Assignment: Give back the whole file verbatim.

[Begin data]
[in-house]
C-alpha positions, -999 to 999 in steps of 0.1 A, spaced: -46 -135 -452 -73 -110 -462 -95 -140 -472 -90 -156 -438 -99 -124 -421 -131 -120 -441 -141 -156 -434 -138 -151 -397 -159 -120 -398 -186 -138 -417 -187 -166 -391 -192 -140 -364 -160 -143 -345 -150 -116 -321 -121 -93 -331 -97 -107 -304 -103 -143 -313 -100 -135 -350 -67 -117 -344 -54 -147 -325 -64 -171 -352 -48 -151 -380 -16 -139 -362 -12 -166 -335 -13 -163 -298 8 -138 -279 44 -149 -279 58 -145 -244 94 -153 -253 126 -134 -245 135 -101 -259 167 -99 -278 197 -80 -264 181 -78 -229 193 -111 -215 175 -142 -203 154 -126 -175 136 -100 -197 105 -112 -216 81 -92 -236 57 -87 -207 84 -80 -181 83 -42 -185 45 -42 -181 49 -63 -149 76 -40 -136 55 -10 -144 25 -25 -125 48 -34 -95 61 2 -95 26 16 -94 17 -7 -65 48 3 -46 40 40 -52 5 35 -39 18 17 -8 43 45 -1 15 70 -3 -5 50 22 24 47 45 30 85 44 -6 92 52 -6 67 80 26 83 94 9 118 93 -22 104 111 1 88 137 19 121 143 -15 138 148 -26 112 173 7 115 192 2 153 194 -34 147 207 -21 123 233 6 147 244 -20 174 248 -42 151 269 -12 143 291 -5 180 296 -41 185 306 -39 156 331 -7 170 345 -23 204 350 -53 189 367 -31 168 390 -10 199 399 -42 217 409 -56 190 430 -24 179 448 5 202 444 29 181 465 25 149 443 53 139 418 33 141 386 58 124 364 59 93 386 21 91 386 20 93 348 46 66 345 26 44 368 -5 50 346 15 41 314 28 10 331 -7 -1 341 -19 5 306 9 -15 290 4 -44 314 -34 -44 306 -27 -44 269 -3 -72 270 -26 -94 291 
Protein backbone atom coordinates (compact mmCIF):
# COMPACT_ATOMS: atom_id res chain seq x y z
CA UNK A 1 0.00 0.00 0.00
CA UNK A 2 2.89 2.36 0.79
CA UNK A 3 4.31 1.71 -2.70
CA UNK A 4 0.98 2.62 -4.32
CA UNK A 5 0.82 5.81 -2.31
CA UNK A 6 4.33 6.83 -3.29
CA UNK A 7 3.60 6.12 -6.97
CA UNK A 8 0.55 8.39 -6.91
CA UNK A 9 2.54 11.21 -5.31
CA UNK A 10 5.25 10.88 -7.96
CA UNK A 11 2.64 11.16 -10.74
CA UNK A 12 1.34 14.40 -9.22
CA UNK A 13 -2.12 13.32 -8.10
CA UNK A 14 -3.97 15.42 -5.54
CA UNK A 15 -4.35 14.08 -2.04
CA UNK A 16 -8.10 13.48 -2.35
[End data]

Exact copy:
[in-house]
C-alpha positions, -999 to 999 in steps of 0.1 A, spaced: -46 -135 -452 -73 -110 -462 -95 -140 -472 -90 -156 -438 -99 -124 -421 -131 -120 -441 -141 -156 -434 -138 -151 -397 -159 -120 -398 -186 -138 -417 -187 -166 -391 -192 -140 -364 -160 -143 -345 -150 -116 -321 -121 -93 -331 -97 -107 -304 -103 -143 -313 -100 -135 -350 -67 -117 -344 -54 -147 -325 -64 -171 -352 -48 -151 -380 -16 -139 -362 -12 -166 -335 -13 -163 -298 8 -138 -279 44 -149 -279 58 -145 -244 94 -153 -253 126 -134 -245 135 -101 -259 167 -99 -278 197 -80 -264 181 -78 -229 193 -111 -215 175 -142 -203 154 -126 -175 136 -100 -197 105 -112 -216 81 -92 -236 57 -87 -207 84 -80 -181 83 -42 -185 45 -42 -181 49 -63 -149 76 -40 -136 55 -10 -144 25 -25 -125 48 -34 -95 61 2 -95 26 16 -94 17 -7 -65 48 3 -46 40 40 -52 5 35 -39 18 17 -8 43 45 -1 15 70 -3 -5 50 22 24 47 45 30 85 44 -6 92 52 -6 67 80 26 83 94 9 118 93 -22 104 111 1 88 137 19 121 143 -15 138 148 -26 112 173 7 115 192 2 153 194 -34 147 207 -21 123 233 6 147 244 -20 174 248 -42 151 269 -12 143 291 -5 180 296 -41 185 306 -39 156 331 -7 170 345 -23 204 350 -53 189 367 -31 168 390 -10 199 399 -42 217 409 -56 190 430 -24 179 448 5 202 444 29 181 465 25 149 443 53 139 418 33 141 386 58 124 364 59 93 386 21 91 386 20 93 348 46 66 345 26 44 368 -5 50 346 15 41 314 28 10 331 -7 -1 341 -19 5 306 9 -15 290 4 -44 314 -34 -44 306 -27 -44 269 -3 -72 270 -26 -94 291 
Protein backbone atom coordinates (compact mmCIF):
# COMPACT_ATOMS: atom_id res chain seq x y z
CA UNK A 1 0.00 0.00 0.00
CA UNK A 2 2.89 2.36 0.79
CA UNK A 3 4.31 1.71 -2.70
CA UNK A 4 0.98 2.62 -4.32
CA UNK A 5 0.82 5.81 -2.31
CA UNK A 6 4.33 6.83 -3.29
CA UNK A 7 3.60 6.12 -6.97
CA UNK A 8 0.55 8.39 -6.91
CA UNK A 9 2.54 11.21 -5.31
CA UNK A 10 5.25 10.88 -7.96
CA UNK A 11 2.64 11.16 -10.74
CA UNK A 12 1.34 14.40 -9.22
CA UNK A 13 -2.12 13.32 -8.10
CA UNK A 14 -3.97 15.42 -5.54
CA UNK A 15 -4.35 14.08 -2.04
CA UNK A 16 -8.10 13.48 -2.35